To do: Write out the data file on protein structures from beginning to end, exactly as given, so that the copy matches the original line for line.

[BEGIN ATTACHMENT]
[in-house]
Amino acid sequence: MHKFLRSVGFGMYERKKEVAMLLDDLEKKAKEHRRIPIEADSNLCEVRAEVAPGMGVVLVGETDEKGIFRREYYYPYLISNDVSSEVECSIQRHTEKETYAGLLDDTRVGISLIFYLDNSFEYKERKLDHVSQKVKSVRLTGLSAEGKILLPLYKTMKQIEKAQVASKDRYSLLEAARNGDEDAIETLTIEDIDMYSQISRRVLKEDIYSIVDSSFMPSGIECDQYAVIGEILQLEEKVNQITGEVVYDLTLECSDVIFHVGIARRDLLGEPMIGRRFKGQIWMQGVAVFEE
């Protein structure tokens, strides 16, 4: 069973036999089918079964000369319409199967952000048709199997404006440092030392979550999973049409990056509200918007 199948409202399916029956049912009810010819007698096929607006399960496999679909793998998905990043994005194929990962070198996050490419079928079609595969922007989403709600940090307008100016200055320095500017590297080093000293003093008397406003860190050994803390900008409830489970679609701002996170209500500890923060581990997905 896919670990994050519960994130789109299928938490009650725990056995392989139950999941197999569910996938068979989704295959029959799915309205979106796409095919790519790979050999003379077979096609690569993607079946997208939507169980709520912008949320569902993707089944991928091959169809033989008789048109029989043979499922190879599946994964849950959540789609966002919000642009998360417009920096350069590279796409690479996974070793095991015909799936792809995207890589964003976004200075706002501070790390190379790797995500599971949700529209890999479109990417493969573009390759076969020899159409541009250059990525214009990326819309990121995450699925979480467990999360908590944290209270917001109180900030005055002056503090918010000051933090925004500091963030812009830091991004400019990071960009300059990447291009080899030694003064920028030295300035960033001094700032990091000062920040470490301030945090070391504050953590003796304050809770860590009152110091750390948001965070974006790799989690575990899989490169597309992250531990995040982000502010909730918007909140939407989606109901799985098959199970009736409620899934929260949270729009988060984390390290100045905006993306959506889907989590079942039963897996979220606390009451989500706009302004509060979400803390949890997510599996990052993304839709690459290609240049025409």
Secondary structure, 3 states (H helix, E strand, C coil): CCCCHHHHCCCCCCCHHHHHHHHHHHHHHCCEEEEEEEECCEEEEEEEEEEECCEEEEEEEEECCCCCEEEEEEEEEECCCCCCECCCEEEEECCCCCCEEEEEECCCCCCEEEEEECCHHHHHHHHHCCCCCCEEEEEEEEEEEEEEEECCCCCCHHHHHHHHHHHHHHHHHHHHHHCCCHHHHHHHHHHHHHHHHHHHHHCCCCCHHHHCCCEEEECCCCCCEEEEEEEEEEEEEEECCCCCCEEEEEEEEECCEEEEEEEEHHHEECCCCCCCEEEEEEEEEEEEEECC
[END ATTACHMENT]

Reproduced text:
[in-house]
Amino acid sequence: MHKFLRSVGFGMYERKKEVAMLLDDLEKKAKEHRRIPIEADSNLCEVRAEVAPGMGVVLVGETDEKGIFRREYYYPYLISNDVSSEVECSIQRHTEKETYAGLLDDTRVGISLIFYLDNSFEYKERKLDHVSQKVKSVRLTGLSAEGKILLPLYKTMKQIEKAQVASKDRYSLLEAARNGDEDAIETLTIEDIDMYSQISRRVLKEDIYSIVDSSFMPSGIECDQYAVIGEILQLEEKVNQITGEVVYDLTLECSDVIFHVGIARRDLLGEPMIGRRFKGQIWMQGVAVFEE
């Protein structure tokens, strides 16, 4: 069973036999089918079964000369319409199967952000048709199997404006440092030392979550999973049409990056509200918007 199948409202399916029956049912009810010819007698096929607006399960496999679909793998998905990043994005194929990962070198996050490419079928079609595969922007989403709600940090307008100016200055320095500017590297080093000293003093008397406003860190050994803390900008409830489970679609701002996170209500500890923060581990997905 896919670990994050519960994130789109299928938490009650725990056995392989139950999941197999569910996938068979989704295959029959799915309205979106796409095919790519790979050999003379077979096609690569993607079946997208939507169980709520912008949320569902993707089944991928091959169809033989008789048109029989043979499922190879599946994964849950959540789609966002919000642009998360417009920096350069590279796409690479996974070793095991015909799936792809995207890589964003976004200075706002501070790390190379790797995500599971949700529209890999479109990417493969573009390759076969020899159409541009250059990525214009990326819309990121995450699925979480467990999360908590944290209270917001109180900030005055002056503090918010000051933090925004500091963030812009830091991004400019990071960009300059990447291009080899030694003064920028030295300035960033001094700032990091000062920040470490301030945090070391504050953590003796304050809770860590009152110091750390948001965070974006790799989690575990899989490169597309992250531990995040982000502010909730918007909140939407989606109901799985098959199970009736409620899934929260949270729009988060984390390290100045905006993306959506889907989590079942039963897996979220606390009451989500706009302004509060979400803390949890997510599996990052993304839709690459290609240049025409």
Secondary structure, 3 states (H helix, E strand, C coil): CCCCHHHHCCCCCCCHHHHHHHHHHHHHHCCEEEEEEEECCEEEEEEEEEEECCEEEEEEEEECCCCCEEEEEEEEEECCCCCCECCCEEEEECCCCCCEEEEEECCCCCCEEEEEECCHHHHHHHHHCCCCCCEEEEEEEEEEEEEEEECCCCCCHHHHHHHHHHHHHHHHHHHHHHCCCHHHHHHHHHHHHHHHHHHHHHCCCCCHHHHCCCEEEECCCCCCEEEEEEEEEEEEEEECCCCCCEEEEEEEEECCEEEEEEEEHHHEECCCCCCCEEEEEEEEEEEEEECC